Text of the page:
Figure 1. Axial and coronal MRI planes showing left paraganglioma jugulo-tympanic and CT with the remaining 4 paragangliomas (two in carotid bulbs and two in transition to mediastinum).

right parapharyngeal space was removed by cervicotomy. In the third post operative day, left cervical bulginess and respiratory insufficiency were caused by spontaneous bleeding of the tumor located in the contra lateral carotid body, as verified in the emergency surgical procedure performed. After surgery the patient had ischemic vascular accident which led to obit.

Figure 2. Intra-operative view of carotid body tumor.

4. Discussion

In the head and neck region the branchiomeric paraganglionic tissue can be found associated to vascular or nervous structures. It also appears, in high concentration, around the carotid and jugular bulbs and in smaller concentrations around cranial nerves. This tissue forms the paraganglionic system, a term used to characterize a structure of the neural crest, composed of chromophilic cells located outside the adrenal gland. Up to 90% of the tumors born in this structure, denominated pheocromocytomas, originate in the adrenal gland. The remaining 10% originate in the abdomen (85%), thorax (12%) and less common originating in the head and neck region (3%) [4] .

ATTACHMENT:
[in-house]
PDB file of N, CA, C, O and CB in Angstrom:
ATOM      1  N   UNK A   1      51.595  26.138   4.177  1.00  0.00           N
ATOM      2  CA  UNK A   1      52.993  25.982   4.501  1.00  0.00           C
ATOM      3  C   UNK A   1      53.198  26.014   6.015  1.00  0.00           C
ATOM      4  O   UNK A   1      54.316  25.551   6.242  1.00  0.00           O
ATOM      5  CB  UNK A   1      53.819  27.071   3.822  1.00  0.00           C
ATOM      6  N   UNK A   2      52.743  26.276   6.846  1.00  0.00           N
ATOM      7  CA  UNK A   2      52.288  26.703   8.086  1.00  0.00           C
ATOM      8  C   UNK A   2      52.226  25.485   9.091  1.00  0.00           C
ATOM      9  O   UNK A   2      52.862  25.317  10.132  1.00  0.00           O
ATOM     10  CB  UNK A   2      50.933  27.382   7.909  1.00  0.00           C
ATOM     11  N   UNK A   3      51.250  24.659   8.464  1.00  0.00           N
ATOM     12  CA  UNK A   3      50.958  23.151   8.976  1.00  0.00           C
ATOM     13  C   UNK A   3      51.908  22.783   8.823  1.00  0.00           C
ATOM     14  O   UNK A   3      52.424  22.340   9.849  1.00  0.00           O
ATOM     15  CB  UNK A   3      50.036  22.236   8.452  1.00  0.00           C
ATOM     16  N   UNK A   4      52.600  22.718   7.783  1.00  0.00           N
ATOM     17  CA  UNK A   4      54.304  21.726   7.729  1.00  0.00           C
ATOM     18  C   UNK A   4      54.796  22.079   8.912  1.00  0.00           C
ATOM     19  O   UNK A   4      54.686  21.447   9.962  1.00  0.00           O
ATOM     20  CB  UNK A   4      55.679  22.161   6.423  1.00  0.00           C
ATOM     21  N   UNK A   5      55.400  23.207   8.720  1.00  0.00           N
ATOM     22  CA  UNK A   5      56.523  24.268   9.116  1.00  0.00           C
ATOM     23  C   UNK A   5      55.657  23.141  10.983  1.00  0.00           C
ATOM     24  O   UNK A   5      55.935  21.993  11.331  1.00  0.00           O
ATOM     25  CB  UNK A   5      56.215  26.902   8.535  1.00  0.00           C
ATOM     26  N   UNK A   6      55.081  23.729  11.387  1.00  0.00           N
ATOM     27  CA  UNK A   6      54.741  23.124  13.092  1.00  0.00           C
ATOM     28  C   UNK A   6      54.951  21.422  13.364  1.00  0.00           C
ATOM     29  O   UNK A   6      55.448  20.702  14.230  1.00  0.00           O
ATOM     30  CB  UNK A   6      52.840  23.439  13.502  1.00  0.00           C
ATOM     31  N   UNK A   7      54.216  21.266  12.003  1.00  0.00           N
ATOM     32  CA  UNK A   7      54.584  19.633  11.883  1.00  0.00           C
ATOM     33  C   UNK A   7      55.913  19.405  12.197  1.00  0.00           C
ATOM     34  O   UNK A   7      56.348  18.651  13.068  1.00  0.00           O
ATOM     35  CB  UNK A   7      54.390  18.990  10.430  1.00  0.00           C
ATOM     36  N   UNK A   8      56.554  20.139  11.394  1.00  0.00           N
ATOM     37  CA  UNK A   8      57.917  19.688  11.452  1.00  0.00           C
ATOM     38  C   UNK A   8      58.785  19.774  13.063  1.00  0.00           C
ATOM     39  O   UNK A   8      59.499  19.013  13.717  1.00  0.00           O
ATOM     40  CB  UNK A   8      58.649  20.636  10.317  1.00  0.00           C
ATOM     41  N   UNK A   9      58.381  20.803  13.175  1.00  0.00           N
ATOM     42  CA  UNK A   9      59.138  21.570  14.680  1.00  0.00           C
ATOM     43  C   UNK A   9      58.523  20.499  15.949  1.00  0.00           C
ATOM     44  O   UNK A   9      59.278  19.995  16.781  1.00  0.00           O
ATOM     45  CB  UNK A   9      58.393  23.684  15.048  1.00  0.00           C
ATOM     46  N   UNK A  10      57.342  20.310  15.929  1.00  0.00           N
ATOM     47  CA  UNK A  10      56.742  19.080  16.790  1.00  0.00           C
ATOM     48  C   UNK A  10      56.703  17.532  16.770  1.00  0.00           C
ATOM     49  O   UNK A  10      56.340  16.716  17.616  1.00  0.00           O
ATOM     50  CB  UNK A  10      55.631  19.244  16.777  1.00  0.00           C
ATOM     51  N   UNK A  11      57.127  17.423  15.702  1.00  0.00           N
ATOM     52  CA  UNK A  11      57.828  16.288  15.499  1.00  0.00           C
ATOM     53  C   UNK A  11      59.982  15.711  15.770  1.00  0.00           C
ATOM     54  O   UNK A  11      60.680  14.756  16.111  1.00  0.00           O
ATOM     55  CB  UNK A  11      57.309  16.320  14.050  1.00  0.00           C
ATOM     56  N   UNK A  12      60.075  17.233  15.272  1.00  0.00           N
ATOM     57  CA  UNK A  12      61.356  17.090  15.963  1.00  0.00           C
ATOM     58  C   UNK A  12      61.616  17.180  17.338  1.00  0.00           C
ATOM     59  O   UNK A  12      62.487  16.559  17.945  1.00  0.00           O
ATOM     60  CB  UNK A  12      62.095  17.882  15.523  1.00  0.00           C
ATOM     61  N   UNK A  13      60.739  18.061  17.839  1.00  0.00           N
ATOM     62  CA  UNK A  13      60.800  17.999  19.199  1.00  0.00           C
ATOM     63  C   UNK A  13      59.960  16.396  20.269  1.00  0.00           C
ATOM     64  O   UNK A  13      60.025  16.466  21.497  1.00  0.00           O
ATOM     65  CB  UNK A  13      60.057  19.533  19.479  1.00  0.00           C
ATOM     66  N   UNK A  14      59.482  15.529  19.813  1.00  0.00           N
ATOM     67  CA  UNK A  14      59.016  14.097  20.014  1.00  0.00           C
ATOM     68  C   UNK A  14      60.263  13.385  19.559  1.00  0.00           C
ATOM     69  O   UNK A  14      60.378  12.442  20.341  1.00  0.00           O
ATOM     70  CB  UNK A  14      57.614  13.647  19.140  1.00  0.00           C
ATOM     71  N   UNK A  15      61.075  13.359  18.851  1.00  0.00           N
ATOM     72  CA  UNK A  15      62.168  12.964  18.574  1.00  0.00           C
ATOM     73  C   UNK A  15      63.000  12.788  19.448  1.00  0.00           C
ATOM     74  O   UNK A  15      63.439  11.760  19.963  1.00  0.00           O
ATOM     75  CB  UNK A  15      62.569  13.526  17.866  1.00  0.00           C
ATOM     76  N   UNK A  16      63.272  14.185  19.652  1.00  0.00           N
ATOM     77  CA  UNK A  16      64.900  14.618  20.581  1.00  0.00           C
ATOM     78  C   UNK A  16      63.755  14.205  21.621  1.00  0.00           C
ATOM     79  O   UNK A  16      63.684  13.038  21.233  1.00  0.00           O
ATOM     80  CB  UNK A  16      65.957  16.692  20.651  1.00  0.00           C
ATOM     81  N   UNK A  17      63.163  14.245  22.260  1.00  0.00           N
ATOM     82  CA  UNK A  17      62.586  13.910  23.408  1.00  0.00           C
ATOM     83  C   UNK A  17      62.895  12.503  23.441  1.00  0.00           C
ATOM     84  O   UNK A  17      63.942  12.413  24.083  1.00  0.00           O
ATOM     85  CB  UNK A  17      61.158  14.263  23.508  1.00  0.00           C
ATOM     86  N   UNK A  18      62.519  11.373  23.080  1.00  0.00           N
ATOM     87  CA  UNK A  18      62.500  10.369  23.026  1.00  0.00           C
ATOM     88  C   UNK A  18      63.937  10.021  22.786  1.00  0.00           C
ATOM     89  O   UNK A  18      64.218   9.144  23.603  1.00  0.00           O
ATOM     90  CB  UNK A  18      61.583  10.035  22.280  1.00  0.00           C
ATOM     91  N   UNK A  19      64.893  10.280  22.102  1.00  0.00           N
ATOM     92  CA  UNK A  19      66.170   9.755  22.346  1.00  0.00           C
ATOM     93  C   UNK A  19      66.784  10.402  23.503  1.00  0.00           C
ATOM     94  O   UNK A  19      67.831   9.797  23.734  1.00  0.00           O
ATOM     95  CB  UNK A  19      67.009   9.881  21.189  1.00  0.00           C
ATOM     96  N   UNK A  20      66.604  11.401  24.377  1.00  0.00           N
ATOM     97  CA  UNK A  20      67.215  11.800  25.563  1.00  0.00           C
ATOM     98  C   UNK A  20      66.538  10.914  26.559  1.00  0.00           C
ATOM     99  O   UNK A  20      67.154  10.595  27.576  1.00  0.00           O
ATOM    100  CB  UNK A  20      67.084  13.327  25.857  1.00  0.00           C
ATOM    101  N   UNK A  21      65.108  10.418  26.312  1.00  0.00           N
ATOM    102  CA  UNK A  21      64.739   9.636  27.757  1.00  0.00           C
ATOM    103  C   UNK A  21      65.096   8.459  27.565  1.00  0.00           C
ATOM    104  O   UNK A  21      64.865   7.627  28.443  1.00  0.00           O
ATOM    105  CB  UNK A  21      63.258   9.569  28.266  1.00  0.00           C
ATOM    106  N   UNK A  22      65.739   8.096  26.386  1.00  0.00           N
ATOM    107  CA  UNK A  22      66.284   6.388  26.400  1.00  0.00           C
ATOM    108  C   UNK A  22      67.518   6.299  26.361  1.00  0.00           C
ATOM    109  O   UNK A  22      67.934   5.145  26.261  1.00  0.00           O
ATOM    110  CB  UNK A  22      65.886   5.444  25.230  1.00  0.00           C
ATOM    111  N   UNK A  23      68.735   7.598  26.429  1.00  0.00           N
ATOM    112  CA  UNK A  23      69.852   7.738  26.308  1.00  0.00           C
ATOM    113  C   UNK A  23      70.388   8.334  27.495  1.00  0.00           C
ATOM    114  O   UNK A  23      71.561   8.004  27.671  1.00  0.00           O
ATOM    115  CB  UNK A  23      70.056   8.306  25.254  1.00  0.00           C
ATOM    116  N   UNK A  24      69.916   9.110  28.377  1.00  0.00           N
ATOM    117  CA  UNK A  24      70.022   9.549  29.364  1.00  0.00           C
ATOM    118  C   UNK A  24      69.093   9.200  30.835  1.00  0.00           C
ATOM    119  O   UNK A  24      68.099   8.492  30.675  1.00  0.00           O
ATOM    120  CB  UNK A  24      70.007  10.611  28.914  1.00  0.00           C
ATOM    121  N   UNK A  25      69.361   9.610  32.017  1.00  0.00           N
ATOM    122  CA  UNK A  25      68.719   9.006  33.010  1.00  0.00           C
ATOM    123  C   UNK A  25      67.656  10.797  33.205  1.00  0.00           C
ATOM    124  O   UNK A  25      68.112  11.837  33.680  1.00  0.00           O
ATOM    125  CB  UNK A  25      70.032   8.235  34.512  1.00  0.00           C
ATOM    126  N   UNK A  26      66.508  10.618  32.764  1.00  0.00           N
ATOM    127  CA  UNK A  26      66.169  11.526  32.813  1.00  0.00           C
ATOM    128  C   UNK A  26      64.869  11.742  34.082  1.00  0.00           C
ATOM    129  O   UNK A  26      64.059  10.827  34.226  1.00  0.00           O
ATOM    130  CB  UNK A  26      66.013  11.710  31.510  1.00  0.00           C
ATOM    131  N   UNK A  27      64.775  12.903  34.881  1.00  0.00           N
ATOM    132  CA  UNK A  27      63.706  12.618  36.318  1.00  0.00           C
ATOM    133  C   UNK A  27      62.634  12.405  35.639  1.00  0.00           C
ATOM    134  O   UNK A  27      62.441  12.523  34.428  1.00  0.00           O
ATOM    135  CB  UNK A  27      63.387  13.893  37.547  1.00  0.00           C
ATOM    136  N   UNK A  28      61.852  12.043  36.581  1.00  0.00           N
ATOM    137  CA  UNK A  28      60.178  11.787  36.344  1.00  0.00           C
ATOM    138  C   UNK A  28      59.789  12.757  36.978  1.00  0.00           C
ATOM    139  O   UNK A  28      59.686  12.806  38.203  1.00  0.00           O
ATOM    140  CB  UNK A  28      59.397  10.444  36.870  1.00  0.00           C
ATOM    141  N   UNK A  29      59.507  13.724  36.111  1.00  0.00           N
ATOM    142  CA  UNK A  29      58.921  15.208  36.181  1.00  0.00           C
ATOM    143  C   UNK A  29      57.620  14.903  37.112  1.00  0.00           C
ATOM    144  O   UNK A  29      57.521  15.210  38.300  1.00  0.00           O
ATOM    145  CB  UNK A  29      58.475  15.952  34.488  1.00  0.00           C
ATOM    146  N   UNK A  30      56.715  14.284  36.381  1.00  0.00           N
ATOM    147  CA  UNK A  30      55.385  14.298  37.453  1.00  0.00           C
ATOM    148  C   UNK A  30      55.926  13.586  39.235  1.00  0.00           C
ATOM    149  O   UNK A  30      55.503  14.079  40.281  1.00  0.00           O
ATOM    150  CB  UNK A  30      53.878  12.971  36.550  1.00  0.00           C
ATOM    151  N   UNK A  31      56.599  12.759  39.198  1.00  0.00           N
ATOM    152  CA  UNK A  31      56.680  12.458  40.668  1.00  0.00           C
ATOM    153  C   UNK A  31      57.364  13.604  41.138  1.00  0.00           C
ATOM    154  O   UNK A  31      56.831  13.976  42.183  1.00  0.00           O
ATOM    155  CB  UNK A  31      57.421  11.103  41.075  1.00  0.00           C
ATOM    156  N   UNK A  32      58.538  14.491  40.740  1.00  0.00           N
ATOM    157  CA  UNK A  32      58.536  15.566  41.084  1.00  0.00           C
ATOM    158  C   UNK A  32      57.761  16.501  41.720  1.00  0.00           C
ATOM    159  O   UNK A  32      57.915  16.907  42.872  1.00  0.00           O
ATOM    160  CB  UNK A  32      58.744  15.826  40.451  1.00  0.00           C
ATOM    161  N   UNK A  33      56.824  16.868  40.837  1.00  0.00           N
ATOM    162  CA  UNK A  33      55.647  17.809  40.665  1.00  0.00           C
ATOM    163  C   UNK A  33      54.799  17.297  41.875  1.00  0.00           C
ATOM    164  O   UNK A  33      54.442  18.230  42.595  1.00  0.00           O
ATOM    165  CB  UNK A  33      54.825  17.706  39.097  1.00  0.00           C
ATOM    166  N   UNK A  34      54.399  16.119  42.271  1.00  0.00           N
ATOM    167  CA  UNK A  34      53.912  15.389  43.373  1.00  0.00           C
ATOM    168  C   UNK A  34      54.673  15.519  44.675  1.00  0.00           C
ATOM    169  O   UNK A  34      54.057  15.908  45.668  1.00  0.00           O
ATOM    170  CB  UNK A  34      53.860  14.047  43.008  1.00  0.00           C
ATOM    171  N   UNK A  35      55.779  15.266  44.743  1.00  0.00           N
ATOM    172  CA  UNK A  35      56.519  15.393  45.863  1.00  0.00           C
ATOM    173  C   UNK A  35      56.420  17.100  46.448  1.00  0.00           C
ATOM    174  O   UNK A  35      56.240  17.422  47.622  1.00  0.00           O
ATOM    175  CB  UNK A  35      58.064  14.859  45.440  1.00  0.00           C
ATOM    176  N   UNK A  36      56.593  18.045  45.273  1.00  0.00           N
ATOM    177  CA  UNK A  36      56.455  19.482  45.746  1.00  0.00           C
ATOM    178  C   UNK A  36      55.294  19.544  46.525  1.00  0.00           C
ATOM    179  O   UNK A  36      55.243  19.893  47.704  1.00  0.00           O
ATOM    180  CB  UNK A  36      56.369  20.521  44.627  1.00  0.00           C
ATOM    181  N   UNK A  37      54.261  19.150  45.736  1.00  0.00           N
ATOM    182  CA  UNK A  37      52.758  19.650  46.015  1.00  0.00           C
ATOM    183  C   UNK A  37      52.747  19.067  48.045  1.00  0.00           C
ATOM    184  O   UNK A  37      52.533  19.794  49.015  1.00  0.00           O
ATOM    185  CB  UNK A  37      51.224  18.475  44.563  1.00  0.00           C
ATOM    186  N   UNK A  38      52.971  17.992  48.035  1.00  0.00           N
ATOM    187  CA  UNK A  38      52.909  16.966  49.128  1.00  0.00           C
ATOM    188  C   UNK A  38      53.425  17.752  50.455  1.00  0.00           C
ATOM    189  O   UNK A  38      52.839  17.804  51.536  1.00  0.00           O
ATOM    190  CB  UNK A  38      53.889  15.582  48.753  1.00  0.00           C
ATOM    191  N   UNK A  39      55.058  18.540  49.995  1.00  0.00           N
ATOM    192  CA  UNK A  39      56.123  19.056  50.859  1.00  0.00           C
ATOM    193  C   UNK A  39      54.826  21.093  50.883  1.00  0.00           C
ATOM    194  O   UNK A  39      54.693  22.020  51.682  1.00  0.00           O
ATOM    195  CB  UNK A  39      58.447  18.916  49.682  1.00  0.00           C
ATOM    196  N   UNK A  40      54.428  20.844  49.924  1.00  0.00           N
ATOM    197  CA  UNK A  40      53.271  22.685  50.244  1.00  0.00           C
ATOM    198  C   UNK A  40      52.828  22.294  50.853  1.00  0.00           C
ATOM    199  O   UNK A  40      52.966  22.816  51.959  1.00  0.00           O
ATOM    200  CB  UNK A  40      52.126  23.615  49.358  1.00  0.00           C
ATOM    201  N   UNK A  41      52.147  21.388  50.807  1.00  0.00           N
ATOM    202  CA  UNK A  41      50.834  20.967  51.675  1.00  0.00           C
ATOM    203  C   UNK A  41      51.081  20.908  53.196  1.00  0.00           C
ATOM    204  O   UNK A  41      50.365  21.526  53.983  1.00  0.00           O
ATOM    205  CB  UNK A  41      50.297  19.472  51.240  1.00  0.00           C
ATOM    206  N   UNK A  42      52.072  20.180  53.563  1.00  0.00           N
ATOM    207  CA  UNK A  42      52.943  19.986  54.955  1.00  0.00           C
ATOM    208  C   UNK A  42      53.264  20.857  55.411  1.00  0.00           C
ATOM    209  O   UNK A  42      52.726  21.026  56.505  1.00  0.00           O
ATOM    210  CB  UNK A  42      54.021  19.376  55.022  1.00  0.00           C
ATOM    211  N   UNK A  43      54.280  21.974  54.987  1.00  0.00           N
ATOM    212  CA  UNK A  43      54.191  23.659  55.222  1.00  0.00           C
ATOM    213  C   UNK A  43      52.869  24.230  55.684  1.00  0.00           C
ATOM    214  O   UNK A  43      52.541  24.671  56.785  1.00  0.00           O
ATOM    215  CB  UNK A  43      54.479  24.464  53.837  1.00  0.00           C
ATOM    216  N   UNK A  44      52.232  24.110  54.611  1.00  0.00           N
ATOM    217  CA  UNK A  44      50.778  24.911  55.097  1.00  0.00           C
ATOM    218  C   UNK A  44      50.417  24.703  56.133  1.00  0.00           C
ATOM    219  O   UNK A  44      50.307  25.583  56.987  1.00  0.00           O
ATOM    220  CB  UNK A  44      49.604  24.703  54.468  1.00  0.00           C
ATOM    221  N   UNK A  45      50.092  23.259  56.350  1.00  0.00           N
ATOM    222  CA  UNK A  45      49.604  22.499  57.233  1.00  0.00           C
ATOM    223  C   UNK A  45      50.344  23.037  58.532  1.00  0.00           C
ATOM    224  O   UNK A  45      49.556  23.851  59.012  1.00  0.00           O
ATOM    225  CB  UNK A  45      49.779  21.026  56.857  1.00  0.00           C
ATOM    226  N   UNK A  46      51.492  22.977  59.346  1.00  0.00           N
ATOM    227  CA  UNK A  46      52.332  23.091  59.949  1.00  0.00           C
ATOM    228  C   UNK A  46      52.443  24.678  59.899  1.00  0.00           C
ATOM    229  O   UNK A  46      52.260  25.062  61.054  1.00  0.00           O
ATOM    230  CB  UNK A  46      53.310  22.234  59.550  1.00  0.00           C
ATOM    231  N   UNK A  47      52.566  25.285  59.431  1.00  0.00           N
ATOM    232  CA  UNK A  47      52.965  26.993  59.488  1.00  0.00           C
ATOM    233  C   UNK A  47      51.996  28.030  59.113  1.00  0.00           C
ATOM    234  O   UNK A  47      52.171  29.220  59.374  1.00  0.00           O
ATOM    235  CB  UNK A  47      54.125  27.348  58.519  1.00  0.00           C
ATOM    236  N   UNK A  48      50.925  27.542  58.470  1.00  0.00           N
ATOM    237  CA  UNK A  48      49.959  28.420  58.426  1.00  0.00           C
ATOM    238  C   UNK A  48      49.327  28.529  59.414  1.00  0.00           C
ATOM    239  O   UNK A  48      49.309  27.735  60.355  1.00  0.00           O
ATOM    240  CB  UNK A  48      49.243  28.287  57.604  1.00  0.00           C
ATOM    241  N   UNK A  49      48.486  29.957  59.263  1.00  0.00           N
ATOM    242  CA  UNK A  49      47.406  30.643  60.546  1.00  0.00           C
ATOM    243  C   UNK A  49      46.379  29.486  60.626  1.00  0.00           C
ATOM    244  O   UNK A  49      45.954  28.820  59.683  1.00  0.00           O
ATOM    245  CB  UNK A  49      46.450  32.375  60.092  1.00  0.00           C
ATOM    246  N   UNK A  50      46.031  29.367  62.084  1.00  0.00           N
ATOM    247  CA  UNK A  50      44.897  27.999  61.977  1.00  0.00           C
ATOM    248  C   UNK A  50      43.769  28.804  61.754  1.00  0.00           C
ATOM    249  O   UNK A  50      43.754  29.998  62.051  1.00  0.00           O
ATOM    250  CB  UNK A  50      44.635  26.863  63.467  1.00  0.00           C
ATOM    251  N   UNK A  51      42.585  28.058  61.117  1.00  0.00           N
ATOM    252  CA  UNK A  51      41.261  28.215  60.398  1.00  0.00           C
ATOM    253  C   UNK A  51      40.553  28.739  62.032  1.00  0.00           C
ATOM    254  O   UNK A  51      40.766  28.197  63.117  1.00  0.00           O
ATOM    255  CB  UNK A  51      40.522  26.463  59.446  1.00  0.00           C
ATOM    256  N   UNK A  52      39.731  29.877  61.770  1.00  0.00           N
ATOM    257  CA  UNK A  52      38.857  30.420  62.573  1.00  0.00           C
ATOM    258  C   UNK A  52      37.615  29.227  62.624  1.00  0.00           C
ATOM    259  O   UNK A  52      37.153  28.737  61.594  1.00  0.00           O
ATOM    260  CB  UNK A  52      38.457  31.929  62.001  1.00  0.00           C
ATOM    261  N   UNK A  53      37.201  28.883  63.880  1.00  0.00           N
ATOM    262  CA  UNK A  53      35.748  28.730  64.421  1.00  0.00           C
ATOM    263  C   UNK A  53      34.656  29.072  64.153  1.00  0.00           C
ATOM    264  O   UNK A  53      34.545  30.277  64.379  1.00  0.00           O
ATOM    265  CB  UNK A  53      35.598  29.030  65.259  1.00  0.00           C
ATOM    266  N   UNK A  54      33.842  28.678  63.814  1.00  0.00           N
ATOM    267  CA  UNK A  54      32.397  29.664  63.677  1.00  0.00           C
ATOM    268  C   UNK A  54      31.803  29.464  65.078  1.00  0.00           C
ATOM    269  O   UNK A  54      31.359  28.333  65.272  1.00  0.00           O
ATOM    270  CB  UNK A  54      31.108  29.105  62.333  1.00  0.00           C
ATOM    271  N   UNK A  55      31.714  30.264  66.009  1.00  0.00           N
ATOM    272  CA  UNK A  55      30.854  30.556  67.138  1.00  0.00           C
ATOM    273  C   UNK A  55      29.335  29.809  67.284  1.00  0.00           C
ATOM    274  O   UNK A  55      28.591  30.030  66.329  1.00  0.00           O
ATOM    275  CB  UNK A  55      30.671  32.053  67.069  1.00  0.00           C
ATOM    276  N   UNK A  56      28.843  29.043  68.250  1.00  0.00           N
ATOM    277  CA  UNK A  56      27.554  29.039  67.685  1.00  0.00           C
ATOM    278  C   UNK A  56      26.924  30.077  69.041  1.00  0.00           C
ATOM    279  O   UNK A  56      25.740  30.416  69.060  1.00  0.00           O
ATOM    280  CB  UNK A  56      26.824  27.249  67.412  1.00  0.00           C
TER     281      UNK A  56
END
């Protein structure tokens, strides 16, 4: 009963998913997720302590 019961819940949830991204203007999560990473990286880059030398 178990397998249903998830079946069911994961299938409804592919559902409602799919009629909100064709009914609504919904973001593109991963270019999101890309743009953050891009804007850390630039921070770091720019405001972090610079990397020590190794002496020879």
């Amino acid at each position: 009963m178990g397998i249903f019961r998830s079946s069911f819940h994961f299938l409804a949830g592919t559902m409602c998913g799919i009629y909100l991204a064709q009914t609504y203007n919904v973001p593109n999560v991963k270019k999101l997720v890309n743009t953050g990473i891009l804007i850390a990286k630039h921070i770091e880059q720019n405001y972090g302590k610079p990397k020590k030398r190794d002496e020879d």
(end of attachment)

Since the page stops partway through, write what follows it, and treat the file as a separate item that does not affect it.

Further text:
The paragangliomas classification into chromophilic and chromophobic was designed to differentiate the catecholamine producing tumors, the ones that react to chromic acid, producing brown polymers, from the ones that do not produce catecholamine [5] . Although all paragangliomas have secreting granules (having, therefore, potential signals of physiological activity), only a small portion (1% to 3%) demonstrates clinical evidences. Patients with clinical indications of exacerbated catecholamine production should be evaluated for the presence of functional or multiple paraganglioma (as for instance in the cases where paragangliomas are associated with other neural crest derived tumors in the multiple endocrine neoplasia). Therefore, paragangliomas are neural crest ectodermic cell tumors and the term “glomic tumor” frequently used to describe these lesions is inappropriate and should be avoided, since the true glomic tumors are located on the skin and superficial tissue, having no relation to paraganglia. The term quimiodectoma (derived from the greek words chemeia, decesthai and oma, meaning respectively infusion, receive and tumor) was introduced in 1950 by Mulligan to describe tumors in the carotid body derived from chemoreceptor cells [6] .